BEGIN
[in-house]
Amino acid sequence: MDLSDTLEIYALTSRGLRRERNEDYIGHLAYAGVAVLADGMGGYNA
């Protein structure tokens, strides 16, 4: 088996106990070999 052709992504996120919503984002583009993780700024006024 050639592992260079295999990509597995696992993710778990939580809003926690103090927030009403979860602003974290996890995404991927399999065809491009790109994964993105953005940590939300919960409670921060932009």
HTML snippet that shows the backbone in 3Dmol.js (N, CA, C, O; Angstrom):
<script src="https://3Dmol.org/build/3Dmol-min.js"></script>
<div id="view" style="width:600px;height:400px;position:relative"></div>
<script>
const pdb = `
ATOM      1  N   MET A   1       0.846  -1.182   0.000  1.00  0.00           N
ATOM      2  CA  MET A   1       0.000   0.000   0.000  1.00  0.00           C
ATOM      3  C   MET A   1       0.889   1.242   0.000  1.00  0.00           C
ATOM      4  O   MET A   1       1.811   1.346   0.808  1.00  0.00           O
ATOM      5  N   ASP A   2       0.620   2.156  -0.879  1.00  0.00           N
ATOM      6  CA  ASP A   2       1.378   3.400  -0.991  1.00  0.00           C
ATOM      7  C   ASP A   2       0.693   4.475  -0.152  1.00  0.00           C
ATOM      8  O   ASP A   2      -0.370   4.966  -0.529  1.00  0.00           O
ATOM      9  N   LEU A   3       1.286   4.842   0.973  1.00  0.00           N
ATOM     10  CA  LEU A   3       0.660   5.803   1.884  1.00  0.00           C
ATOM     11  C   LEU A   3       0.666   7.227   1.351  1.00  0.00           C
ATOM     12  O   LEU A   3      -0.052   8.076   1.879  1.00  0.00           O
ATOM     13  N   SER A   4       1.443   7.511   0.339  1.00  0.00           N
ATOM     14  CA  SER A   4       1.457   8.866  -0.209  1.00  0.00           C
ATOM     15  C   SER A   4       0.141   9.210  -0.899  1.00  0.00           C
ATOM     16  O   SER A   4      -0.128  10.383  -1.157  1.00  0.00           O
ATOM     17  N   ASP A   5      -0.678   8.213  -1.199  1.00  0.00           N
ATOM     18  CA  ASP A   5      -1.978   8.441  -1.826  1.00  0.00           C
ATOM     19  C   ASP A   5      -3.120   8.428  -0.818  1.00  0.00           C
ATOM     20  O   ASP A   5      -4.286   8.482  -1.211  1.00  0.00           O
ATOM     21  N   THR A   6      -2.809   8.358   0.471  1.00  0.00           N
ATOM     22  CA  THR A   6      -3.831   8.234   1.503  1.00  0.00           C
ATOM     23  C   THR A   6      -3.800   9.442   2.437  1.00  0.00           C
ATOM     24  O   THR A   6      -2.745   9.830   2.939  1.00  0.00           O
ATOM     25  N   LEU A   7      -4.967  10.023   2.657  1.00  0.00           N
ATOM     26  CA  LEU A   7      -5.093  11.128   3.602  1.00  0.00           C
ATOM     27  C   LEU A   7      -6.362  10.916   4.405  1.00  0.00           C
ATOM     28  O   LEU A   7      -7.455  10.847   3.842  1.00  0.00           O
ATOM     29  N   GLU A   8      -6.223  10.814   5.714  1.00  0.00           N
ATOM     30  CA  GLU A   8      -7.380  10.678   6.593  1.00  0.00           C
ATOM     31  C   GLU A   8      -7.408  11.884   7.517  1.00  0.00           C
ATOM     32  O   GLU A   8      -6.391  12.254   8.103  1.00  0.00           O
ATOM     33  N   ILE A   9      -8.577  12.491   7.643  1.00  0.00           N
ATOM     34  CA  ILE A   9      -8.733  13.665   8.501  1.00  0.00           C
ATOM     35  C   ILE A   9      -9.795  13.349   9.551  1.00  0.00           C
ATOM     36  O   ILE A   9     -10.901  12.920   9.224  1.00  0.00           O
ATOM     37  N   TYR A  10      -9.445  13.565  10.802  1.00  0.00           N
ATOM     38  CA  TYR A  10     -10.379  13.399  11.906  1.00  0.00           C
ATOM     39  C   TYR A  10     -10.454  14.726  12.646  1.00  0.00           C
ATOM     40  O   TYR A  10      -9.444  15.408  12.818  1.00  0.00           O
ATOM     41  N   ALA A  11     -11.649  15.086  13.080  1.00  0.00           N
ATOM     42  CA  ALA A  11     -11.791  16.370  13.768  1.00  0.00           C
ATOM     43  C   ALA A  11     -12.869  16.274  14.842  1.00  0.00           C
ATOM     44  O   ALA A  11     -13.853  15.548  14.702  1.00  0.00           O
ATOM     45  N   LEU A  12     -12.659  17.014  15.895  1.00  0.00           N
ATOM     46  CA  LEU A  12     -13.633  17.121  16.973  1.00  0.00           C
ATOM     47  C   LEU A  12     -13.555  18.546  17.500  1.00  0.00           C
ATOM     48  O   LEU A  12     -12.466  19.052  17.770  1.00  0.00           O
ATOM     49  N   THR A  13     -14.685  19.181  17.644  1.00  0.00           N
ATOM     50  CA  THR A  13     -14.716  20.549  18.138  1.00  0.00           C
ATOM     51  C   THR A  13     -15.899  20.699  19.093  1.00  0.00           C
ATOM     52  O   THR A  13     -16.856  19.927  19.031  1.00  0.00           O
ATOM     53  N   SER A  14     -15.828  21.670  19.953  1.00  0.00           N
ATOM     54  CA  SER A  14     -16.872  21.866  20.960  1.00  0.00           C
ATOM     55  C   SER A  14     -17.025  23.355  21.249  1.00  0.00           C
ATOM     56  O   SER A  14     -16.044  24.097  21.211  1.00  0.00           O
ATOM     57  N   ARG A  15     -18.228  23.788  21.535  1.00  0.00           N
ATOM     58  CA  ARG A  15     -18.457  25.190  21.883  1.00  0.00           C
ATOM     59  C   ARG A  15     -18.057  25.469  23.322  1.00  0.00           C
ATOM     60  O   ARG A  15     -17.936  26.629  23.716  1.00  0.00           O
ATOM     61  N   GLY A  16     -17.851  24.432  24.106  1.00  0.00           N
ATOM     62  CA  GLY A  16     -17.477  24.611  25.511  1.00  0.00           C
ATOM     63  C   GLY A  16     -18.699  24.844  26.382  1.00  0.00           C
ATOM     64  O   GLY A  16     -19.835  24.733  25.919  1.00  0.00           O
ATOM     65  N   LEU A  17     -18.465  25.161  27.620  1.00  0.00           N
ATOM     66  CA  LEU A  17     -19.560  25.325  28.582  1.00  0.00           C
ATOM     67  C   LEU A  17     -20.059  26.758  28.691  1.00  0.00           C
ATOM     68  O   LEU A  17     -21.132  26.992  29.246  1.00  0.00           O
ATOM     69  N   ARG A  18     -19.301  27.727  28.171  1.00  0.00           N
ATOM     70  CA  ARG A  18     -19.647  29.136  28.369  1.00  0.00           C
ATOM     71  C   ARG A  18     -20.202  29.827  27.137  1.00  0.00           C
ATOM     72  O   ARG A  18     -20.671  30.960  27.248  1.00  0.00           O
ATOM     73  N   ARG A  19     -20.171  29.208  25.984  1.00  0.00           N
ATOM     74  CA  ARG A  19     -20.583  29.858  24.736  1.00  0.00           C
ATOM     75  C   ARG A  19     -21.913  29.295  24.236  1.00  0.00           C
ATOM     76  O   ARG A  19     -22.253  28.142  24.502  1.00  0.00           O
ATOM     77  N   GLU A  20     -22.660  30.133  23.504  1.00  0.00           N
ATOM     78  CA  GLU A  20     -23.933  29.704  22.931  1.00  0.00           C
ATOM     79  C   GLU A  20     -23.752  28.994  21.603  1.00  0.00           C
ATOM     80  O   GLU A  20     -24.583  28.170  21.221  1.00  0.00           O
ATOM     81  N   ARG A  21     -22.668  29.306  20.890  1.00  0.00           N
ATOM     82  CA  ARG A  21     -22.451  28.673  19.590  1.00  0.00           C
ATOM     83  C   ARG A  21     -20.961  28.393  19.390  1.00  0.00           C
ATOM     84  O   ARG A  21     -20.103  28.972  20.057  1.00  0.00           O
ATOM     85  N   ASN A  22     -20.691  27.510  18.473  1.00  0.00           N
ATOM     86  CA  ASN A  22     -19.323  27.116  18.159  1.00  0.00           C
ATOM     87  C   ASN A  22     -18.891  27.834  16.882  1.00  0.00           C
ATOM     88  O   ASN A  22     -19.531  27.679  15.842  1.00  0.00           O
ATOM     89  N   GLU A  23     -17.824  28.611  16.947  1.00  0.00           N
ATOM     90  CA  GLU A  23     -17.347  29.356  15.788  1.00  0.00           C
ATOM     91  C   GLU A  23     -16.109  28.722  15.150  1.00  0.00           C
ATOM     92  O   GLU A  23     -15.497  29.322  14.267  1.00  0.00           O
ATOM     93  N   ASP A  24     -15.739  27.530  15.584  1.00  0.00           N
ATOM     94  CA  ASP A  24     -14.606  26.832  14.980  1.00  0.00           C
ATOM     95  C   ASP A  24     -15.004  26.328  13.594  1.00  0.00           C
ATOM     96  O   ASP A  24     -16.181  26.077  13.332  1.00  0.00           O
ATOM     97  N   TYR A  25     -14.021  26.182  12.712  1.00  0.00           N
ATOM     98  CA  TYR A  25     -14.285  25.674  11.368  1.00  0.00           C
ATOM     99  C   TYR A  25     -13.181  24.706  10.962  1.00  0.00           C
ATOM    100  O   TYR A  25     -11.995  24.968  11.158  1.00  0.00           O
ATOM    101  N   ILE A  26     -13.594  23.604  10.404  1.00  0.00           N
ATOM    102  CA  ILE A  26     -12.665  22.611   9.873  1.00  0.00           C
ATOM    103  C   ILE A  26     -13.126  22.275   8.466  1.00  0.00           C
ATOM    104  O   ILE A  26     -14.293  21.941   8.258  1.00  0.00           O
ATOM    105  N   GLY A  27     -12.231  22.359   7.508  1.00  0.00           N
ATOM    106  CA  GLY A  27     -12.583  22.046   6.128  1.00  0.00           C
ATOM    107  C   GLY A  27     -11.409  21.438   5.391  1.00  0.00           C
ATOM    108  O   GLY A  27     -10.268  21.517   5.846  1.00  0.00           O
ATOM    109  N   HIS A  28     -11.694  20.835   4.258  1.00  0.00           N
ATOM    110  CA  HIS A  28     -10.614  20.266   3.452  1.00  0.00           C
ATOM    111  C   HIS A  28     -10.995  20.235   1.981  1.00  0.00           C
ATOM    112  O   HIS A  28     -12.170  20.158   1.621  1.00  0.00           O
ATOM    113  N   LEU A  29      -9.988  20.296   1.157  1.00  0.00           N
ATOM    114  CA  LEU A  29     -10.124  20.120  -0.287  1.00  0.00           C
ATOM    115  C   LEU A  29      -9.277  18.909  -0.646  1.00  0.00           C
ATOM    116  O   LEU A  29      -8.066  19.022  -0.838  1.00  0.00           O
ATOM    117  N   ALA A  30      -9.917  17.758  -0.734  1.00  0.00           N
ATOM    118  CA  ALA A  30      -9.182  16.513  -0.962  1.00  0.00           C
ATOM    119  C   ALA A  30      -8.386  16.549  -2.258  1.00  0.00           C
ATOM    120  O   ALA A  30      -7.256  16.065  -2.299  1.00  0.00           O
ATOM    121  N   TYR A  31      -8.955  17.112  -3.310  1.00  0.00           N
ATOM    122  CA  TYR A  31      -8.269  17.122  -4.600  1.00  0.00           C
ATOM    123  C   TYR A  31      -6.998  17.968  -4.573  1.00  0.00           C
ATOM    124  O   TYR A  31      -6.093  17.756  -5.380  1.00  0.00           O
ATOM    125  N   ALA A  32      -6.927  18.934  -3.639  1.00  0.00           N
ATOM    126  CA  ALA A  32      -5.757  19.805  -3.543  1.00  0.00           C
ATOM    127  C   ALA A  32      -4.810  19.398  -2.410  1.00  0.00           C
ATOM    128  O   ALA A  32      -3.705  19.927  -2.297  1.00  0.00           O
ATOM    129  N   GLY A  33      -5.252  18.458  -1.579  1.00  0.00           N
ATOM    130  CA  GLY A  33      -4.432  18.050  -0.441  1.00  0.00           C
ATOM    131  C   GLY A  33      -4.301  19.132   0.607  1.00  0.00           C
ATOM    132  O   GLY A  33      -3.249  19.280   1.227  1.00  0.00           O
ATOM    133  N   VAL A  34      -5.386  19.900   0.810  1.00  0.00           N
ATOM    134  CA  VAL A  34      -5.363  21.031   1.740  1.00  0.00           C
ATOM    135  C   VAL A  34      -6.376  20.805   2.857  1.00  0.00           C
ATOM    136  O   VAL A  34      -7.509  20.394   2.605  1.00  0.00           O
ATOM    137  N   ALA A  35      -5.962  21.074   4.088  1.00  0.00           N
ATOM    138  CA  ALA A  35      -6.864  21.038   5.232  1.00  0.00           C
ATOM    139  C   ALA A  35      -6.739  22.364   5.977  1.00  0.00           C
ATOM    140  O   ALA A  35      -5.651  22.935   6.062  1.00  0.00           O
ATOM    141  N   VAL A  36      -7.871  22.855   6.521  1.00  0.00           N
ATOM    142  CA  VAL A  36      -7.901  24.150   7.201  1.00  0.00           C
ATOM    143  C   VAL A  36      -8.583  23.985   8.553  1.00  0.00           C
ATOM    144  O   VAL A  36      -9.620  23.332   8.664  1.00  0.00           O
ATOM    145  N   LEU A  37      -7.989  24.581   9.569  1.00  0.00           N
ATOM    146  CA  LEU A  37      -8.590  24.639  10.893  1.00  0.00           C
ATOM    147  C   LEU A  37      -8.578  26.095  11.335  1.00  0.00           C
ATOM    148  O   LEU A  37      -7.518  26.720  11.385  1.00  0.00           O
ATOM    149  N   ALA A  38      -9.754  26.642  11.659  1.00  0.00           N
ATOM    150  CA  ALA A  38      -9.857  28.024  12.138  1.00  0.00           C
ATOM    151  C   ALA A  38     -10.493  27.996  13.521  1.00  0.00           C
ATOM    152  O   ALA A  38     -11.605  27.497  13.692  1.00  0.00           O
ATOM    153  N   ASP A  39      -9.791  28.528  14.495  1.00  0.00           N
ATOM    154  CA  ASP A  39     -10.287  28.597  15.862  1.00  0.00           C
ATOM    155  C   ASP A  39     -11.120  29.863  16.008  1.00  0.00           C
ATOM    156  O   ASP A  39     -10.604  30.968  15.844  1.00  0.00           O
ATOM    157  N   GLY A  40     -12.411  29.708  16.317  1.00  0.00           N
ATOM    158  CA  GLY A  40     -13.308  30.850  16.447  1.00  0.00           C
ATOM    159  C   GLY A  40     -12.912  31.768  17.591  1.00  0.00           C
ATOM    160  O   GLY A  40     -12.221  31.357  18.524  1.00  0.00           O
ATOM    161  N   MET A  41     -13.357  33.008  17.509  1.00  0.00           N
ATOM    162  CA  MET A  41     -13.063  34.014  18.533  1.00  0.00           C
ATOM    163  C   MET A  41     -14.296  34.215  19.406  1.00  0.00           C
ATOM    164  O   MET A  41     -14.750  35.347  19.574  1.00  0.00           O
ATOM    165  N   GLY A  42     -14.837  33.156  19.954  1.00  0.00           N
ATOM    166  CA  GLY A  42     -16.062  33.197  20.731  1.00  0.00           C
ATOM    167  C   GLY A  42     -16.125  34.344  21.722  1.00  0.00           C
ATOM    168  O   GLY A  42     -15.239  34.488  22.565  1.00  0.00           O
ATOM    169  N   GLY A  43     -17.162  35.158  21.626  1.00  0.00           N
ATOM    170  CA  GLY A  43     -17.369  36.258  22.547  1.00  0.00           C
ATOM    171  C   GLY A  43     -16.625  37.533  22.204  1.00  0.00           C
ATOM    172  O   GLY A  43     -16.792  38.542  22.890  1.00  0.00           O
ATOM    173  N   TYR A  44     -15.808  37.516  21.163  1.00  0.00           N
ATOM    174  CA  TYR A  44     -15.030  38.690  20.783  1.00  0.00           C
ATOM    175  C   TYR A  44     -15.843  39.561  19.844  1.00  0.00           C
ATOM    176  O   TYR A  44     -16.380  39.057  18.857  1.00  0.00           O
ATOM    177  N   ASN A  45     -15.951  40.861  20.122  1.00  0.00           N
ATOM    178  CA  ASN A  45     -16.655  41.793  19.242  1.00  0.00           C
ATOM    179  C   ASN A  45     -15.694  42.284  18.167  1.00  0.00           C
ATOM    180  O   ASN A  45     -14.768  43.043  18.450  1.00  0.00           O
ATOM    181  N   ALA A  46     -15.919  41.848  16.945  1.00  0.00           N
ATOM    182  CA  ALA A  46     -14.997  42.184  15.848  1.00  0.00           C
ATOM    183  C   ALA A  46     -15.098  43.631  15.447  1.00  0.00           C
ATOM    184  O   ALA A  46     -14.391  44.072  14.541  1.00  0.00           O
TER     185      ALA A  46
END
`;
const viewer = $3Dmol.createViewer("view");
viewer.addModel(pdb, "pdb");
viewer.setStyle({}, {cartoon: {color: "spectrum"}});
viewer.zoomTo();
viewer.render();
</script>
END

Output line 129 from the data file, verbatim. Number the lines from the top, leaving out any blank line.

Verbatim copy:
ATOM    121  N   TYR A  31      -8.955  17.112  -3.310  1.00  0.00           N